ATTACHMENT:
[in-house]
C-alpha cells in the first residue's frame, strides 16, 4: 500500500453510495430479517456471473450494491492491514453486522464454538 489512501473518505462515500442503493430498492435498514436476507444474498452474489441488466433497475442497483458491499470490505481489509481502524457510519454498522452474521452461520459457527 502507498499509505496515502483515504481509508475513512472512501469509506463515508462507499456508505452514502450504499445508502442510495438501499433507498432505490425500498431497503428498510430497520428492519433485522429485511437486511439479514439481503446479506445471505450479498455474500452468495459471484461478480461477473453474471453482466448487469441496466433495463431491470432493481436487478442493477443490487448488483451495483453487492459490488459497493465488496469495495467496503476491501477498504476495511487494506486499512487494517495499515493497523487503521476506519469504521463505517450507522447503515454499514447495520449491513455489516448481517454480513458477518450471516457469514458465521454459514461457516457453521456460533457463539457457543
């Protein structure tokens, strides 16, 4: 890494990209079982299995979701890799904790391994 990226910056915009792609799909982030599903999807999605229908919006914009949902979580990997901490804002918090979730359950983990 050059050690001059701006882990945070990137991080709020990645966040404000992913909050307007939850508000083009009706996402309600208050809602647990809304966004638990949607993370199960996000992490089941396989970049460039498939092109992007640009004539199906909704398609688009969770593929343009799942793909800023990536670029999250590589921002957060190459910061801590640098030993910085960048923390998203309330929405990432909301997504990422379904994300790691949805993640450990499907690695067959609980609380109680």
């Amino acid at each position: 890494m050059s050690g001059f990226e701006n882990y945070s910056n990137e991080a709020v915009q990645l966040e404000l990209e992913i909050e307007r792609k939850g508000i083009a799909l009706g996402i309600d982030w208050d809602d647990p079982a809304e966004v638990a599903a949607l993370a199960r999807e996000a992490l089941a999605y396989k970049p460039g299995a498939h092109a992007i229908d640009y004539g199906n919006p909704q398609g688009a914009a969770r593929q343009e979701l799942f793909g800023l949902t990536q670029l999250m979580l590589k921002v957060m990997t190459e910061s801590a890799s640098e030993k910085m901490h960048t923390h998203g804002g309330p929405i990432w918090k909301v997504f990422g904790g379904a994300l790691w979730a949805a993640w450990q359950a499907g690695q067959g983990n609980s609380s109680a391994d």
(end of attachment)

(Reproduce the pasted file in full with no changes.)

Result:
[in-house]
C-alpha cells in the first residue's frame, strides 16, 4: 500500500453510495430479517456471473450494491492491514453486522464454538 489512501473518505462515500442503493430498492435498514436476507444474498452474489441488466433497475442497483458491499470490505481489509481502524457510519454498522452474521452461520459457527 502507498499509505496515502483515504481509508475513512472512501469509506463515508462507499456508505452514502450504499445508502442510495438501499433507498432505490425500498431497503428498510430497520428492519433485522429485511437486511439479514439481503446479506445471505450479498455474500452468495459471484461478480461477473453474471453482466448487469441496466433495463431491470432493481436487478442493477443490487448488483451495483453487492459490488459497493465488496469495495467496503476491501477498504476495511487494506486499512487494517495499515493497523487503521476506519469504521463505517450507522447503515454499514447495520449491513455489516448481517454480513458477518450471516457469514458465521454459514461457516457453521456460533457463539457457543
């Protein structure tokens, strides 16, 4: 890494990209079982299995979701890799904790391994 990226910056915009792609799909982030599903999807999605229908919006914009949902979580990997901490804002918090979730359950983990 050059050690001059701006882990945070990137991080709020990645966040404000992913909050307007939850508000083009009706996402309600208050809602647990809304966004638990949607993370199960996000992490089941396989970049460039498939092109992007640009004539199906909704398609688009969770593929343009799942793909800023990536670029999250590589921002957060190459910061801590640098030993910085960048923390998203309330929405990432909301997504990422379904994300790691949805993640450990499907690695067959609980609380109680």
């Amino acid at each position: 890494m050059s050690g001059f990226e701006n882990y945070s910056n990137e991080a709020v915009q990645l966040e404000l990209e992913i909050e307007r792609k939850g508000i083009a799909l009706g996402i309600d982030w208050d809602d647990p079982a809304e966004v638990a599903a949607l993370a199960r999807e996000a992490l089941a999605y396989k970049p460039g299995a498939h092109a992007i229908d640009y004539g199906n919006p909704q398609g688009a914009a969770r593929q343009e979701l799942f793909g800023l949902t990536q670029l999250m979580l590589k921002v957060m990997t190459e910061s801590a890799s640098e030993k910085m901490h960048t923390h998203g804002g309330p929405i990432w918090k909301v997504f990422g904790g379904a994300l790691w979730a949805a993640w450990q359950a499907g690695q067959g983990n609980s609380s109680a391994d």